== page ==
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For the purposes of this question, let's assume that the team really have detected phosphine. My question is how do we know that phosphine is on Venus, and not closer to home?

I've just found out a bit more about this detection. It was detected on 2 separate ground-based telescopes at different times, and was detected via the absorption spectra.

There is a lot of atmosphere between those telescopes and the initial light source, both on Venus and here on Earth. So how do we know that the absorption took place in Venus' atmosphere and not our own (or perhaps even somewhere in between, although this seems less likely)?

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    $\begingroup$ And is the phosphine detected when you look at a star? $\endgroup$ – Rob Jeffries Sep 15 at 20:24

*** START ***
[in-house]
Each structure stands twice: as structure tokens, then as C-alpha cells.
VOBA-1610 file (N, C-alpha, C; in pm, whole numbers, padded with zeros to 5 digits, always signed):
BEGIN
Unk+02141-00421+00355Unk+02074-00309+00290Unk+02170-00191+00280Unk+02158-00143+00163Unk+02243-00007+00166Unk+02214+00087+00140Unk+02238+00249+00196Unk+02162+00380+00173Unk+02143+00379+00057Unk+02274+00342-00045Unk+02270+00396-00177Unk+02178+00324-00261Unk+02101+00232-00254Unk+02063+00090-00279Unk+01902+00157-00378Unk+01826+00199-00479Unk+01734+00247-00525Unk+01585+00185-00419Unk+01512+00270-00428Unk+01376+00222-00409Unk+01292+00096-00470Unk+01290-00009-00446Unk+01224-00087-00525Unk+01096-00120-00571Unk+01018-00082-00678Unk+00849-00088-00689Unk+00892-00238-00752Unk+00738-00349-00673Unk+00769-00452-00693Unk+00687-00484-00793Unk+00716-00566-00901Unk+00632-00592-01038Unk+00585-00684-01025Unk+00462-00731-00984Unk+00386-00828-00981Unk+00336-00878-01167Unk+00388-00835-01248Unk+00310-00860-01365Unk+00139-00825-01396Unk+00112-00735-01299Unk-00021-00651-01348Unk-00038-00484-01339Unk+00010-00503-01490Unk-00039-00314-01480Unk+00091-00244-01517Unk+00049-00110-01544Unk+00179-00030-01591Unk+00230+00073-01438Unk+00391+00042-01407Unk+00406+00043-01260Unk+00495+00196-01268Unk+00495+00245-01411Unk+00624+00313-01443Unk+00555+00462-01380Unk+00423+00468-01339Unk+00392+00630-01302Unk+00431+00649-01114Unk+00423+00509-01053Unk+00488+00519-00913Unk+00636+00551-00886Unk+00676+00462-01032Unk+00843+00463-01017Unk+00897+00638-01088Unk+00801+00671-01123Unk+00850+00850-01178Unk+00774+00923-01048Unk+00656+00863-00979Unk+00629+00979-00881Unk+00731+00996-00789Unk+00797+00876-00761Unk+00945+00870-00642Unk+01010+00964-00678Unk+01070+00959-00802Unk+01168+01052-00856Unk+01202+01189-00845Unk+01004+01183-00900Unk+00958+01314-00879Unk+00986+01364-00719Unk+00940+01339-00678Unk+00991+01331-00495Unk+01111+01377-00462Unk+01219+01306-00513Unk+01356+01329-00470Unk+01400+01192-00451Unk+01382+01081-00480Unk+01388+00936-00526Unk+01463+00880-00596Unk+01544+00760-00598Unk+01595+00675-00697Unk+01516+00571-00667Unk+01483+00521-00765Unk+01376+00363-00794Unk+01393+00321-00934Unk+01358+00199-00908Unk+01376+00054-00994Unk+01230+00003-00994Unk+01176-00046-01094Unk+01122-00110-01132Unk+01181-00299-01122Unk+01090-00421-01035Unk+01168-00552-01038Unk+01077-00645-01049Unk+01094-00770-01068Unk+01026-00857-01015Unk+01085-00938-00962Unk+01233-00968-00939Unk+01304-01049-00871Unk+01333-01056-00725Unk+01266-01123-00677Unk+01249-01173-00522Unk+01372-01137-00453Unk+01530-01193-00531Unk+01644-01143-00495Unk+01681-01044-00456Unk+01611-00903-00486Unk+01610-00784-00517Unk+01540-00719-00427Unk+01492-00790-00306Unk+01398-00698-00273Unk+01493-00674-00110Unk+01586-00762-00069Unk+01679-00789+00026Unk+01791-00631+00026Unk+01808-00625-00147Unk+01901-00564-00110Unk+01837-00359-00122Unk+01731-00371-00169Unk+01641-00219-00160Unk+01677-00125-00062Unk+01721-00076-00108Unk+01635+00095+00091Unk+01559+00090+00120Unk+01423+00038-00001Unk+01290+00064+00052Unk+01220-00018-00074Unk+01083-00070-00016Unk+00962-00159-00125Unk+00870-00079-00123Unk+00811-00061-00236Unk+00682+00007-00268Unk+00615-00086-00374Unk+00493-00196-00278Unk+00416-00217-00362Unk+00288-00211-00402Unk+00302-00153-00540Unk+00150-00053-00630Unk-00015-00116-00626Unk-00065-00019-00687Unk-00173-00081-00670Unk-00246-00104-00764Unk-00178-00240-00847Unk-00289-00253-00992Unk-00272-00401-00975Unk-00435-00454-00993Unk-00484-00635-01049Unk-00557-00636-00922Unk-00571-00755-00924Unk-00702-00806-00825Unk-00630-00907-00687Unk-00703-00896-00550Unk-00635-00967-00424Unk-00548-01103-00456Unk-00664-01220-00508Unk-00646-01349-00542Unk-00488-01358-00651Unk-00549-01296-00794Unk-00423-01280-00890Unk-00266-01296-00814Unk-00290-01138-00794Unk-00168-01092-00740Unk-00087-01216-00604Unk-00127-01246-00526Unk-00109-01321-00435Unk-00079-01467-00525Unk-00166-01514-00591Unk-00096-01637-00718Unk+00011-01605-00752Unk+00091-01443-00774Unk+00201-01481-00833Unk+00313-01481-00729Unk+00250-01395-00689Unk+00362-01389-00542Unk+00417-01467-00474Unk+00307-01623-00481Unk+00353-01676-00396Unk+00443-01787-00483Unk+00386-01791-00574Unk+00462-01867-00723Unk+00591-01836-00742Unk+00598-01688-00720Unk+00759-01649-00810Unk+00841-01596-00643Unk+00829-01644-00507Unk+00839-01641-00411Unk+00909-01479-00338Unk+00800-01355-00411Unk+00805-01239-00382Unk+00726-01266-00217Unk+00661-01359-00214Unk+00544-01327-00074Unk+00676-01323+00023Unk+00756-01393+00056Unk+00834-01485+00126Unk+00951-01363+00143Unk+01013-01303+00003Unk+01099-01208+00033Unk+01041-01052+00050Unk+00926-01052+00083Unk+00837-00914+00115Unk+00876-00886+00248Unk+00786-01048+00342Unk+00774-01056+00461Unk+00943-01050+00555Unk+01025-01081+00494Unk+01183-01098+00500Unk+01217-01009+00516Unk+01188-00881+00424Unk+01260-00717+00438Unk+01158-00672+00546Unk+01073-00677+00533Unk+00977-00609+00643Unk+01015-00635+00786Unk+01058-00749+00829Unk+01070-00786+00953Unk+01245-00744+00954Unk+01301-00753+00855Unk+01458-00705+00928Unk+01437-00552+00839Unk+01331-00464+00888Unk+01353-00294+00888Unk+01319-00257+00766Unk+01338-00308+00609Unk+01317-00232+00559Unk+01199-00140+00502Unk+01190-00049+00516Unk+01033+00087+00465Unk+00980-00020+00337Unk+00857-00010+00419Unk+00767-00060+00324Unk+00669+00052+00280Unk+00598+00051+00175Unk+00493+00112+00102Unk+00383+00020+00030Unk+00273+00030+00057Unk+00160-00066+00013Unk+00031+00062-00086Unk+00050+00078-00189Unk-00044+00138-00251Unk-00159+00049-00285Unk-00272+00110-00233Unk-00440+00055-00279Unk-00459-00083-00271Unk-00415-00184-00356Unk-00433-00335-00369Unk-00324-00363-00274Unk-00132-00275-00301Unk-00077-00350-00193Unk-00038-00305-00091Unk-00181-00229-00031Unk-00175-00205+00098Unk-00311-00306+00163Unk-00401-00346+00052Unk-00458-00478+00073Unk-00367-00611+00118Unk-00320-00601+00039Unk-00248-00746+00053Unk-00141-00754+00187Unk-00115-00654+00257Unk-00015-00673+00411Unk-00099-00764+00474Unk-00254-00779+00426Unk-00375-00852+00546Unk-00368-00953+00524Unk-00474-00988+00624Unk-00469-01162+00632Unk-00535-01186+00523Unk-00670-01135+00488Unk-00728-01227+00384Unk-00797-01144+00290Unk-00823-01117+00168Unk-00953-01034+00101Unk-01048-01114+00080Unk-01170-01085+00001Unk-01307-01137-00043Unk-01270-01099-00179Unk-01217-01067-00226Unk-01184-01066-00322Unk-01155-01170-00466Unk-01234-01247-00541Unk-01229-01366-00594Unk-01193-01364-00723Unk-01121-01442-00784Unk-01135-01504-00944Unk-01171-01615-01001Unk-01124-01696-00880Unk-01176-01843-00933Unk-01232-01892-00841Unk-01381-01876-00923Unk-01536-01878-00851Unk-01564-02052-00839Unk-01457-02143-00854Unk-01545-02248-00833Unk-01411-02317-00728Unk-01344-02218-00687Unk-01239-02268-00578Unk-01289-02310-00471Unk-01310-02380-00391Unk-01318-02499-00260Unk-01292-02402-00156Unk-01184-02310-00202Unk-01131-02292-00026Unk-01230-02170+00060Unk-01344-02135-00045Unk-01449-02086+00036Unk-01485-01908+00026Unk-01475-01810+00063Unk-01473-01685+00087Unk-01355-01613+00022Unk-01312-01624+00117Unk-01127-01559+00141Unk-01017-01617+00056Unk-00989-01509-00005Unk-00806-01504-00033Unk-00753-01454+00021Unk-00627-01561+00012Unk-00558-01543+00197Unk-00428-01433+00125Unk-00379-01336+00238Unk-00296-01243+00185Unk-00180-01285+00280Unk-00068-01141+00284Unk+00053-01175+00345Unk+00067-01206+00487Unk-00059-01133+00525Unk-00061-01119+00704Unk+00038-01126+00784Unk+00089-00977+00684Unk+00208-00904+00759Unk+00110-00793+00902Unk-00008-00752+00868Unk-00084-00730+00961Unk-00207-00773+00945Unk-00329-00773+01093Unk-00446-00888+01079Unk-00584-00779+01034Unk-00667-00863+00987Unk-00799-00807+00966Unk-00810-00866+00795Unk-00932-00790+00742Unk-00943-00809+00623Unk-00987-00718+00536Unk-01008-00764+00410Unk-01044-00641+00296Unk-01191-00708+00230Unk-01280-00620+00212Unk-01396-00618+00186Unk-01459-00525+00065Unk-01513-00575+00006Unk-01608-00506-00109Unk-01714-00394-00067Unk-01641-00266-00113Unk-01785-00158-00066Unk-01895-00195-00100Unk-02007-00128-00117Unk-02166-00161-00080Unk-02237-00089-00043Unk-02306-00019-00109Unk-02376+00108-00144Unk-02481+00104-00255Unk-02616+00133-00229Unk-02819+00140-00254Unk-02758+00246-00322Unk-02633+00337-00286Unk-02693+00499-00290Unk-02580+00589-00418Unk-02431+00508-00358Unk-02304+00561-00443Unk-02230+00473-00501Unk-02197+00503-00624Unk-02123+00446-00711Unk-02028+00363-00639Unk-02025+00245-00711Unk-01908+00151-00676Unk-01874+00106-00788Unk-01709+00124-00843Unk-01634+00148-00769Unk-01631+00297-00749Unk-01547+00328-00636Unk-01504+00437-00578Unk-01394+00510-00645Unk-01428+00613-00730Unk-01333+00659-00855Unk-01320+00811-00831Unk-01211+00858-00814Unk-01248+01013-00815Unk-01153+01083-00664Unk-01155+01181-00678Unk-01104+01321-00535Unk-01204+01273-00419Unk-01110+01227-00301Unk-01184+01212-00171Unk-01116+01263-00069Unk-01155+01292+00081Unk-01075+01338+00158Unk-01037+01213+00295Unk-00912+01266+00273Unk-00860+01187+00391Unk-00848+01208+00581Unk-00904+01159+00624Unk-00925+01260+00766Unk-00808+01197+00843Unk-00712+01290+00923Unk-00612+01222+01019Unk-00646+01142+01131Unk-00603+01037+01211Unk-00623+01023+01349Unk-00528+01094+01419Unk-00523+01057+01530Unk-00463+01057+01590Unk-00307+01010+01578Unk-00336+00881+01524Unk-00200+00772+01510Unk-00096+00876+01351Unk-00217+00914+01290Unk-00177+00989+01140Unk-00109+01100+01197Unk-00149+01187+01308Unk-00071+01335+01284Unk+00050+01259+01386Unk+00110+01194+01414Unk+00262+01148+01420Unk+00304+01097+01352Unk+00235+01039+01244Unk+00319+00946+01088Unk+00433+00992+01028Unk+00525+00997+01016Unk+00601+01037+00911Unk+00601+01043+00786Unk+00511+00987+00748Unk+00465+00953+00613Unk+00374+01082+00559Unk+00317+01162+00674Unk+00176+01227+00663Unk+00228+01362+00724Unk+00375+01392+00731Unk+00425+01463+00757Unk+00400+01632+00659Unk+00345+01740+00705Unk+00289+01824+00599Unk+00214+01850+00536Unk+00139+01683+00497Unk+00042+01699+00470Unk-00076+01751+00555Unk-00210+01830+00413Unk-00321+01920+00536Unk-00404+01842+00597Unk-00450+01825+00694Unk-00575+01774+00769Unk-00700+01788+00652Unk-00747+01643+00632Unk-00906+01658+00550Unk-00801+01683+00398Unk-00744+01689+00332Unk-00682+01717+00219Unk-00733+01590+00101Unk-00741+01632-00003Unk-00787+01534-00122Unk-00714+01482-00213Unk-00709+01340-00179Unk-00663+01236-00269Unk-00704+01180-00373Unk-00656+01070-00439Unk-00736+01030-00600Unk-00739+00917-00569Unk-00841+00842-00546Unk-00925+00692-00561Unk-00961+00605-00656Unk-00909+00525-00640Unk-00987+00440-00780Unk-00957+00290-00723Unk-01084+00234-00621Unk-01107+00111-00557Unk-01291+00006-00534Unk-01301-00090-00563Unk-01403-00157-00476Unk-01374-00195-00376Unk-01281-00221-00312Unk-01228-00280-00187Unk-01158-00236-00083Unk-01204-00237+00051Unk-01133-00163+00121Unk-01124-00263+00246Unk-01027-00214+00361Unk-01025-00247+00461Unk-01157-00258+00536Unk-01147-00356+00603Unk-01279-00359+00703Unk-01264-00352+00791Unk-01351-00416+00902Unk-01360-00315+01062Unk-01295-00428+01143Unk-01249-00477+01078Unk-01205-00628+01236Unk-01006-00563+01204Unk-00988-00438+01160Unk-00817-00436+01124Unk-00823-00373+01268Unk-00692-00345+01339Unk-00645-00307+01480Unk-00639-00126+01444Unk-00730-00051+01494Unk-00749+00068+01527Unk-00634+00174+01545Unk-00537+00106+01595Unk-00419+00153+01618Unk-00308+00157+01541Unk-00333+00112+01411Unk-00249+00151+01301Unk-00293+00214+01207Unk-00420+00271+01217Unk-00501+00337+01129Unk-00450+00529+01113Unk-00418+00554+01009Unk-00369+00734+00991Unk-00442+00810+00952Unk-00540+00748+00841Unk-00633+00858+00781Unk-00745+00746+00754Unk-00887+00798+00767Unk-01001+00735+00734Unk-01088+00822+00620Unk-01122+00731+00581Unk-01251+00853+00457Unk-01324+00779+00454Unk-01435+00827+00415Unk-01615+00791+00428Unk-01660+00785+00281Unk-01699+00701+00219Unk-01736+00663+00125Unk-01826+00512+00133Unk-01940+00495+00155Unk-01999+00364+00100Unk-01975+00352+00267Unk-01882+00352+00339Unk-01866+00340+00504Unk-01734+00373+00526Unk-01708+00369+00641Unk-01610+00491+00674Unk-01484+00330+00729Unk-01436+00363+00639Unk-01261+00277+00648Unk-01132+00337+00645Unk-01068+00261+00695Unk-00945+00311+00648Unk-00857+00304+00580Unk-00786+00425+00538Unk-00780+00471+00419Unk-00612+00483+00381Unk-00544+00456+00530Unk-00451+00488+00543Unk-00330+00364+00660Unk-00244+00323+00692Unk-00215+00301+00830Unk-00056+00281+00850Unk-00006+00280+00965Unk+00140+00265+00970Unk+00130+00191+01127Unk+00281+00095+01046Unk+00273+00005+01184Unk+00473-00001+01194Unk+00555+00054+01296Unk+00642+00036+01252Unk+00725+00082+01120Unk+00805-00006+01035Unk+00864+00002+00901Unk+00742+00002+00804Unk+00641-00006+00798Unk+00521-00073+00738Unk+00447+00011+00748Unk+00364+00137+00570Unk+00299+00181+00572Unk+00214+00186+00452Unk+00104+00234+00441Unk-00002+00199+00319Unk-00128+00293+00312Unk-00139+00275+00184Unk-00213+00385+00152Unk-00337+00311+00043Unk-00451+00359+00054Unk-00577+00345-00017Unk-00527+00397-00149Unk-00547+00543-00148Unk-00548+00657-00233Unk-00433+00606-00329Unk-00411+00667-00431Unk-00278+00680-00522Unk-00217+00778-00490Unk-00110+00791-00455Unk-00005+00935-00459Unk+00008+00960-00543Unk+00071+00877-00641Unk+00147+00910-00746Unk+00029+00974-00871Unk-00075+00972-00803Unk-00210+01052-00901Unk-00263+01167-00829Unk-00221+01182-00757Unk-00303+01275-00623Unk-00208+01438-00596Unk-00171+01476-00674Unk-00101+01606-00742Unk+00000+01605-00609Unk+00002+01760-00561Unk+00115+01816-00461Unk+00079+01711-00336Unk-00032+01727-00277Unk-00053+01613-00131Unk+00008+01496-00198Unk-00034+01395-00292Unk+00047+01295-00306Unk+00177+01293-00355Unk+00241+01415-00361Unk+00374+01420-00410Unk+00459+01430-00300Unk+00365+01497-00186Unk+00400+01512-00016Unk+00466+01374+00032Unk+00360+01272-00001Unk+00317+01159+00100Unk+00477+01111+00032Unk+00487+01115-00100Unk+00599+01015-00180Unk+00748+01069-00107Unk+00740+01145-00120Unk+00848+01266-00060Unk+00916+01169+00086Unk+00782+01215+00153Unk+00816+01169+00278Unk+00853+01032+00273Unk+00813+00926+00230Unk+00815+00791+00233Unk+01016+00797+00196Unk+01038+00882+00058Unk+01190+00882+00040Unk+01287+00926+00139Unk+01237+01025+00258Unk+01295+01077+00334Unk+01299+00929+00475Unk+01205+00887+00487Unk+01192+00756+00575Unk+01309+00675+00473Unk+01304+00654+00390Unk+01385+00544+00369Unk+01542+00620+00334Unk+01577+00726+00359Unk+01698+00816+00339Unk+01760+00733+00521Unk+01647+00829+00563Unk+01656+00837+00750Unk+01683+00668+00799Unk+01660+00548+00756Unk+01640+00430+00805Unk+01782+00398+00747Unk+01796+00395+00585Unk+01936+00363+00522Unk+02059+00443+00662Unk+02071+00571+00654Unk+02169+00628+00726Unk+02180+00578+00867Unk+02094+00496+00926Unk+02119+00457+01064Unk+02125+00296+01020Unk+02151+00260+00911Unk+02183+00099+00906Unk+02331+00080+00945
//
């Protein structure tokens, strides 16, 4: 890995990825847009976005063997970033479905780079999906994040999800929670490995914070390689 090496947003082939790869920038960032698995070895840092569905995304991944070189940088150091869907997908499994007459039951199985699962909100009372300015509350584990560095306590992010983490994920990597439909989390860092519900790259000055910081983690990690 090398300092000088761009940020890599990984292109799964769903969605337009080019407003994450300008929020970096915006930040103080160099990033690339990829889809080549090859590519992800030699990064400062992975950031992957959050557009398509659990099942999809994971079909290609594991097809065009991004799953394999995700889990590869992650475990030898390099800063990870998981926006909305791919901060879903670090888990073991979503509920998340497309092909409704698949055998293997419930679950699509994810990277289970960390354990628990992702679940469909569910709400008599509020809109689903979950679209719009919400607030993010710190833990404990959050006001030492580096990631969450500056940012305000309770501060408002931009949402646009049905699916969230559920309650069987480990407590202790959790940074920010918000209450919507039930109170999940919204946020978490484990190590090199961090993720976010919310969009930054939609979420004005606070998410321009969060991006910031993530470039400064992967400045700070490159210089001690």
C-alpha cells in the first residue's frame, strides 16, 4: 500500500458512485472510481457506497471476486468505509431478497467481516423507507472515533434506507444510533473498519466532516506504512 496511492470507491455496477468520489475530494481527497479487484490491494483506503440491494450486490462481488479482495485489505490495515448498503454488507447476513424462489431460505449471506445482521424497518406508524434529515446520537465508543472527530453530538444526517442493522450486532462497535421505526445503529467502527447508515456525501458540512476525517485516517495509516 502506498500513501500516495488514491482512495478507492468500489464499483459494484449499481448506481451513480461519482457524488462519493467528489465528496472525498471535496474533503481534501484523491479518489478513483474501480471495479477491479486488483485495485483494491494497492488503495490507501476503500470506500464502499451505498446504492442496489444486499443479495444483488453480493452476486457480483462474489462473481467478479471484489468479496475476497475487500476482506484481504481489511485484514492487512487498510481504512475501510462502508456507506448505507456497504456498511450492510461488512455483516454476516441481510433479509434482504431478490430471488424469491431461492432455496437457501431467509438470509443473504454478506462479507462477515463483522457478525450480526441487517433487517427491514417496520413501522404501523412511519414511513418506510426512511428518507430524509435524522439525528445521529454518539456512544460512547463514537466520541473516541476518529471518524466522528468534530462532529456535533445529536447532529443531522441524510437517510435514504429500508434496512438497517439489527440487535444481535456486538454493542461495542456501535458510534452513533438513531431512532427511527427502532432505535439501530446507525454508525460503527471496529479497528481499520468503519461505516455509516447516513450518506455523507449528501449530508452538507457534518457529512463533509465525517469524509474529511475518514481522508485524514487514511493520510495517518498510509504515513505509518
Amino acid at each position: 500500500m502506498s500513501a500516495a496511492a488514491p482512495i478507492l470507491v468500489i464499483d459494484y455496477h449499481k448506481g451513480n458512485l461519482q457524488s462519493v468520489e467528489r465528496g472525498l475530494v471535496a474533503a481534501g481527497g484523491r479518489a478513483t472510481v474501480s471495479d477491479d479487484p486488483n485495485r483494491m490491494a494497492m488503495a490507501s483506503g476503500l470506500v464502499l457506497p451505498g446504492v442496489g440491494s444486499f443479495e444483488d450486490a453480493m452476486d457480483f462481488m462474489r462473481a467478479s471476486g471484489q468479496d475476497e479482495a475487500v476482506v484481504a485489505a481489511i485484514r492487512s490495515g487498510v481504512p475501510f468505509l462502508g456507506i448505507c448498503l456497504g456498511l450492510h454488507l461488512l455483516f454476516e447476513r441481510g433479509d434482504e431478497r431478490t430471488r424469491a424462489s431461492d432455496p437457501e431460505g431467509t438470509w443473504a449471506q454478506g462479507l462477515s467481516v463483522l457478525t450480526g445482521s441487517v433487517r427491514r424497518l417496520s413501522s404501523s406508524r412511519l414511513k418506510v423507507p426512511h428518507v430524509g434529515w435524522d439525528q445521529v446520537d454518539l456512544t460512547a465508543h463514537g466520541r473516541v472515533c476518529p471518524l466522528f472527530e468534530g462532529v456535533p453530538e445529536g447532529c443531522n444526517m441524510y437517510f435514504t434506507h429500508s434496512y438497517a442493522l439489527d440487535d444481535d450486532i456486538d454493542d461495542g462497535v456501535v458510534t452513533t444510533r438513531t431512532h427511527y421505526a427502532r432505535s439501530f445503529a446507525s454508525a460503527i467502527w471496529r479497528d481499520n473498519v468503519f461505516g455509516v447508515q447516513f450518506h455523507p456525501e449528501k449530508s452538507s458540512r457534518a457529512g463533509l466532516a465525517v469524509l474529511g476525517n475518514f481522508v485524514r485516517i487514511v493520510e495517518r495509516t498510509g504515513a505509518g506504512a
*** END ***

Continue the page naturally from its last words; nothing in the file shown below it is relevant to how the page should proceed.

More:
• $\begingroup$ Note that the findings are being questioned. arxiv.org/abs/2010.09761 $\endgroup$ – Rob Jeffries Oct 27 at 19:19
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Essentially what they did was assume that normally when observing with their telescope the spectral absorptions they see are due to the Earth's atmosphere. Which is a pretty good assumption. They then normalize the data to those absorption, so if there was any phosphine gas within the package of atmosphere they are looking through, it will be taken into account. Thus, any phosphine signature detected after this normalization is done is because it is present in the Venusian atmosphere.

Here is also a pretty good article from 2010 about how astronomers use the same technique to characterize exoplanet atmospheres, which is a lot more difficult than looking at Venus.

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On the sky at night programme on bbc 4 yesterday, the scientists explained how they were able to detect different levels of phosphine at the equator vs the poles of Venus.

For me this indicates that the gas isn’t being detected locally

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